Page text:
Richa, the examples of Nepalese English variations in your post are typical and funny. What really resonated with me is your framing of the write up in the introduction, because I feel the same way about the often silly language variations we hear/read from our fellow Nepali users of English. My position on the subject is that the standard of any language must be maintained, even enforced, where shared norms of spelling, words, and meaning have value and purpose (for example, you can’t land an airplane in an emergency if the manual is written with these kinds of language variations); however, I also think that language is used in millions of different contexts many of which don’t demand the same standard. So, let me share a more boring but perhaps necessary other perspective: there are sociopolitical, cultural, and other important issues about the “annoying” variations which are also worth thinking about. Continue reading
To the diversity of ELT khuraks of this month, let me add a different kind of material, a few inspiring web videos, with some reflections and questions on the issue of education in our time.
As a teacher, I believe that we must not just go to class with a lesson plan but we must have a broader understanding of the goals of education, a sense of how our education relates to the challenges of the larger society as well as our students’ futures, and the willingness to engage our students in thinking about larger issues than the textbooks provide–whenever and wherever possible or appropriate.
Originally published on ELTChoutari. Continue reading
The world is one big choutari.
Yesterday I received a few emails from fellow editors and a revised article from a contributor for Choutari July issue, which I am assigned to put together, with support from my colleague Sajan Karn. My bus was leaving for Boston at 4pm, so I replied to the emails and left New York. On my way to Boston–where Ganga Sir is wrapping up his one year visit as a Humphrey scholar and where I am joining him and Hemanta Sir, who happens to be here at this time, for dinner–I was able to return the article with some minor editorial comments with a 24 hour turnaround time. On my way, I was also able to read about the training in Majuwa, Gulmi (which is my old home town) that Gopal Sir gave and also shared the update with us via Yahoo mailing list. It’s just amazing how much communication technologies have advanced around the world. But–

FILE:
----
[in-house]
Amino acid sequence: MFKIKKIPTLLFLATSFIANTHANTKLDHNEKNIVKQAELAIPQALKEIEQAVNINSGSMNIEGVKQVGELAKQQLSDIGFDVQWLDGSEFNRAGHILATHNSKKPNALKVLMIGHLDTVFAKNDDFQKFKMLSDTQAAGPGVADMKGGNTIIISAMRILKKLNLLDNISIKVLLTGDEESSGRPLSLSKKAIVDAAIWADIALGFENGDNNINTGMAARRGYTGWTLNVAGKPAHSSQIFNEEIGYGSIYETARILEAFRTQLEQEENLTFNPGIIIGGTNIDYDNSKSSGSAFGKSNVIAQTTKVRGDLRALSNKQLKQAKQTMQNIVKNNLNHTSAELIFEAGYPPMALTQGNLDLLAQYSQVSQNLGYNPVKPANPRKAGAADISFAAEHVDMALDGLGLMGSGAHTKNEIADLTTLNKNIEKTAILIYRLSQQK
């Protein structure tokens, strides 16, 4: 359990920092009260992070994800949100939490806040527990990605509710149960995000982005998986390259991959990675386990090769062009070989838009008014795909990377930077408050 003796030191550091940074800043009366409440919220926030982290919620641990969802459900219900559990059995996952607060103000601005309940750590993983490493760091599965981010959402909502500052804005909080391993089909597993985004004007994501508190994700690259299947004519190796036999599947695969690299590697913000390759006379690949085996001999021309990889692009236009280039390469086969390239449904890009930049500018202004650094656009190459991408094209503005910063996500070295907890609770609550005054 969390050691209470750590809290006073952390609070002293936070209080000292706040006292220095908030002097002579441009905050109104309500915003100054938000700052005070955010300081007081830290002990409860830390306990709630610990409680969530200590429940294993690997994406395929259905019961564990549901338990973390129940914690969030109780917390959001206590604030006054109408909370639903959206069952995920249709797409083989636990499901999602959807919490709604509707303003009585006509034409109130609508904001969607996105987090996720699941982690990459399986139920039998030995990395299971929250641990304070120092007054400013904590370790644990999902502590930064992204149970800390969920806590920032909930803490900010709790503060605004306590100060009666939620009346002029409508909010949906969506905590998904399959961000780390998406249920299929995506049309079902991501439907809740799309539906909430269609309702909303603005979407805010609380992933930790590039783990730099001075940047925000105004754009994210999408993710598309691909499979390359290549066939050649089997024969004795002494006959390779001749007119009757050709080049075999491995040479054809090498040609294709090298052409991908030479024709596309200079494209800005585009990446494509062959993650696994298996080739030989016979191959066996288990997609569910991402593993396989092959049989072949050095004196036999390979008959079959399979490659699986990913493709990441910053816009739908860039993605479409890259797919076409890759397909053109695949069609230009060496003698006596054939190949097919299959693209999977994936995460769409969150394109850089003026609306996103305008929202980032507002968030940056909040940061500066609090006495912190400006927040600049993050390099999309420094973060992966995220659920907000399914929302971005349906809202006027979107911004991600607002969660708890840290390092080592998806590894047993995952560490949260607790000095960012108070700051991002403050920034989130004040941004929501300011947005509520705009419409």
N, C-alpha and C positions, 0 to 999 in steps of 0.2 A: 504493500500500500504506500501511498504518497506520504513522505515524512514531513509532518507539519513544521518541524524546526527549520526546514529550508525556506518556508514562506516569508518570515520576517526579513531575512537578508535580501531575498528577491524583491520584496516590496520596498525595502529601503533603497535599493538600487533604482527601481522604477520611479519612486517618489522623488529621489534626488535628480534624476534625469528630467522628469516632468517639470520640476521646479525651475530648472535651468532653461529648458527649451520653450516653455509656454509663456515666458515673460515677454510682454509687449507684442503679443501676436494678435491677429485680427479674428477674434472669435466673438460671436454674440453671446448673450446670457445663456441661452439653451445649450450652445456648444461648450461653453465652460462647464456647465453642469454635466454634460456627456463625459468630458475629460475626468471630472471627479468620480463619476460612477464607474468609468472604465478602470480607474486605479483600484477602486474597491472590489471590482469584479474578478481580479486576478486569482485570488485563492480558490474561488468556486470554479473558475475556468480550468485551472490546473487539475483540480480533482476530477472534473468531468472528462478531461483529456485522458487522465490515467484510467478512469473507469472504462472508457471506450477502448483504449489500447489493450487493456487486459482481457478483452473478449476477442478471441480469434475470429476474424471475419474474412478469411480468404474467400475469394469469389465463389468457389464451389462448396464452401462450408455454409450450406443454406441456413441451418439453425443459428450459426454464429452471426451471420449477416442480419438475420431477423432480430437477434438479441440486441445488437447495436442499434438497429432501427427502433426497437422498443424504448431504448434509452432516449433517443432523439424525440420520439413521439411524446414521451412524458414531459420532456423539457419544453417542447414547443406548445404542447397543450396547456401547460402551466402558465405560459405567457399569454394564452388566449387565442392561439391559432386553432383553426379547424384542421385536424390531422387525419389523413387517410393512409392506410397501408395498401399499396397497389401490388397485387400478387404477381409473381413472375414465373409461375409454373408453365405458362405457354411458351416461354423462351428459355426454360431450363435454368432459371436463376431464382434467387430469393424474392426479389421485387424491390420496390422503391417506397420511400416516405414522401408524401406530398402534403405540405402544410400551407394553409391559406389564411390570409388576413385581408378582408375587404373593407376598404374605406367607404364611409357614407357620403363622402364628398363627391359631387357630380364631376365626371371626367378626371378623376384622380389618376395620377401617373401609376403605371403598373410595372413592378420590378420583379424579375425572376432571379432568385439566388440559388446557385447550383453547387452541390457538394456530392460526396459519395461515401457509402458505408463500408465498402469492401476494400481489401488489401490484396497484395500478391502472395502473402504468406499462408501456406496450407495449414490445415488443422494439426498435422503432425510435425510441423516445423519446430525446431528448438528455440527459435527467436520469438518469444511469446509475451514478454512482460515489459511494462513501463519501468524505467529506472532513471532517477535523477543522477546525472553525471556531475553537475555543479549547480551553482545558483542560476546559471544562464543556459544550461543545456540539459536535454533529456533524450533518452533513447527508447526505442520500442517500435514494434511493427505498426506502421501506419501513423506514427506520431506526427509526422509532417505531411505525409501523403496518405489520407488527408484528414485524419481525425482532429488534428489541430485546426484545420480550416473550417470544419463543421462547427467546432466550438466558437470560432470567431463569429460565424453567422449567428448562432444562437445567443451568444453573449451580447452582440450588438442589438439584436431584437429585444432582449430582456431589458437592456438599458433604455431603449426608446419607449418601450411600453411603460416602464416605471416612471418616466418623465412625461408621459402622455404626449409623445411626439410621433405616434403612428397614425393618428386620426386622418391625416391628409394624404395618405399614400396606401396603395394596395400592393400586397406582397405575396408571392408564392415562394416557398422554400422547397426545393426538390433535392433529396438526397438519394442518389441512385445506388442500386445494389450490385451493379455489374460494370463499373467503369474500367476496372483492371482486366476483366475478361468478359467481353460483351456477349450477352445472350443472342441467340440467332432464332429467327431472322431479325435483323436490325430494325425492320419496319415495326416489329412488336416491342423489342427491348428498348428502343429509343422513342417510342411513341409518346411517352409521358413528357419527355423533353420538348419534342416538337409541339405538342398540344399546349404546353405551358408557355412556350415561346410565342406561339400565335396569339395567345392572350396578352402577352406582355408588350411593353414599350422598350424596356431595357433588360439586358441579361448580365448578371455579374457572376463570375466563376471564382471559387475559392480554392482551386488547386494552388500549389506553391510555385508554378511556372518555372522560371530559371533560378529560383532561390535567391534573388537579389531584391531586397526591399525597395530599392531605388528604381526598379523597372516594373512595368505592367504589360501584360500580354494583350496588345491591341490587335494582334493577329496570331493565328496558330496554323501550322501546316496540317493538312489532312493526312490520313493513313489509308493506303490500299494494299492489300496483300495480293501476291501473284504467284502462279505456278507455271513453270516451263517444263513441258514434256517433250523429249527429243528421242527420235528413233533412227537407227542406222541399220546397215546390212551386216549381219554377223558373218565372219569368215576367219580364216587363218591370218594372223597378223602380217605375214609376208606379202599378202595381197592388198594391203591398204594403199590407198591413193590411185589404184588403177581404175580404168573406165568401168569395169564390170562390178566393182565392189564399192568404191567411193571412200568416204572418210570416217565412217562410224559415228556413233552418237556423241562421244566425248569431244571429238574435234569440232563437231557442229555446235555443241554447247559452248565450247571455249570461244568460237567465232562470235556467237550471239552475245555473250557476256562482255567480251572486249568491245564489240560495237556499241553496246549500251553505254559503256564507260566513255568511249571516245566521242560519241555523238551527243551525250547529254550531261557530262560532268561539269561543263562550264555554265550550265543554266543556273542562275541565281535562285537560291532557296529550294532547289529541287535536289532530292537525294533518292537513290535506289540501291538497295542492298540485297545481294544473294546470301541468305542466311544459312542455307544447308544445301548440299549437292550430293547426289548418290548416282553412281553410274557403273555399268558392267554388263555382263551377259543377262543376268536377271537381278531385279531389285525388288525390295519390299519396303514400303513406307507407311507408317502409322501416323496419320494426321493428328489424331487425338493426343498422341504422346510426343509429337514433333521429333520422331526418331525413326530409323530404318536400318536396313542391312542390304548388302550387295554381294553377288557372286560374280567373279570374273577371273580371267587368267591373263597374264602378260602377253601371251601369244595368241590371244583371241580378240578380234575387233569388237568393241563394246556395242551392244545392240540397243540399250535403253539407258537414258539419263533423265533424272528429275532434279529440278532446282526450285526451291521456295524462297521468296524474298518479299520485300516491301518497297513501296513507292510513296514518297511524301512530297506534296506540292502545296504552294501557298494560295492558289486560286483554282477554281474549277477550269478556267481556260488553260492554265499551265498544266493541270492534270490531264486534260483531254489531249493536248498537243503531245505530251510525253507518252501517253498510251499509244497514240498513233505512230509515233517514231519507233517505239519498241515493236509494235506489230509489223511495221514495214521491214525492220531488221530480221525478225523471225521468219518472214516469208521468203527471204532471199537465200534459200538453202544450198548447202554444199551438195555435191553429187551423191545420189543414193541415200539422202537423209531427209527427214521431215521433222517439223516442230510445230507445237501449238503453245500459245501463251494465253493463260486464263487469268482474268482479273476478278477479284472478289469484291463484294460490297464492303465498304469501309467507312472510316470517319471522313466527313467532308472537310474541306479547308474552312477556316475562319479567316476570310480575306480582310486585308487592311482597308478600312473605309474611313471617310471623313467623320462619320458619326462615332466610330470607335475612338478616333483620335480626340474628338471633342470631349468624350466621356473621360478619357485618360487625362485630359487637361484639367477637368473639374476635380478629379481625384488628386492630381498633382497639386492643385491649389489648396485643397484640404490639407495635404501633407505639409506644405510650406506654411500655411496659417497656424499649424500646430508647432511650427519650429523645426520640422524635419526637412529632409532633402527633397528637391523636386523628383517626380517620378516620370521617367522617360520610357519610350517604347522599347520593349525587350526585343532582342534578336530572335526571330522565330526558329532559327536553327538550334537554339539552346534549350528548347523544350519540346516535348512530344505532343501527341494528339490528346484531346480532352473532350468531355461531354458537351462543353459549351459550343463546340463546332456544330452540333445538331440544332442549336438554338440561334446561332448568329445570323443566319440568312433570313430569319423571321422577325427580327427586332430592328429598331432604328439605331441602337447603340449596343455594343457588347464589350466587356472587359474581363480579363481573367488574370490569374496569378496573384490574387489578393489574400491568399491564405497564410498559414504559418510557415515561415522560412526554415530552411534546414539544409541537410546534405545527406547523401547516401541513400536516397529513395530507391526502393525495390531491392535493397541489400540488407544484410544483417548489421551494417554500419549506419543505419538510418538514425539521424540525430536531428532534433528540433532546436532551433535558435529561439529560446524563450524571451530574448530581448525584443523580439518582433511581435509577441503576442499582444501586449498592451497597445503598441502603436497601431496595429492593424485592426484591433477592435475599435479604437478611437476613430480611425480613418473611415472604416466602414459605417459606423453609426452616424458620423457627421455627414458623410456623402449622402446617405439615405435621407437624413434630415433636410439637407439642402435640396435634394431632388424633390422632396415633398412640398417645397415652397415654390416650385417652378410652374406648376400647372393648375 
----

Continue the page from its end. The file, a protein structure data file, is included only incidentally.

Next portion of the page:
Originally published on NELTA Choutari here. Continue reading
The New Knowers: : How Young People Subvert Socio-Epistemic Structures Through Participation in Popular Culture and Literacy Practices Online
I came home from school one day to find my father and uncle Padam sitting beside the beautifully decorated “muth” (a raised platform for the Tulasi plant in the front yard) that mom, sister and I had just built. I said “namaste” to the guest and stood on dad’s side. I had no plan to join the adults’ conversation, since that wasn’t appropriate for a mere twelve year old in a South Asian culture like ours, but when the grown-ups were completely wrong, I had to speak:
Uncle Padam: Brother, you have great artistic skills, you know. Look how beautiful that “muth” is!
Daddy: [smiles and continues smoking]
Me: No, uncle, dad didn’t build that. Mom did, and sister and I helped her decorate it.
Uncle: Hey, phuchche [little kid], don’t be a janne [knower]. Go to play.
I just came from a dinner at a neighbor’s where a small group of Nepalese intellectuals had a lively discussion about modern western science VERSUS traditional eastern wisdom on the subject of health. Mainly, a scientist entertained the guests with his interesting medical explanations of traditional folk wisdom/practices about health. If you have wondered about the “medical” reasons for men putting their janai over their ears while passing their bowels, you would love to hear this scholar.
In spite of the “interesting” quality of medical explanations, I was disturbed by the binary oppositions our scientist created between science and wisdom, west and east, and even modern and traditional. I found this disturbing because it is typical of a lot of Nepalese intellectuals to use AND reject science at the same time, to try to argue that science does not belong to us but “them”… this danger to the advancement of our own local epistemology is my issue here. Continue reading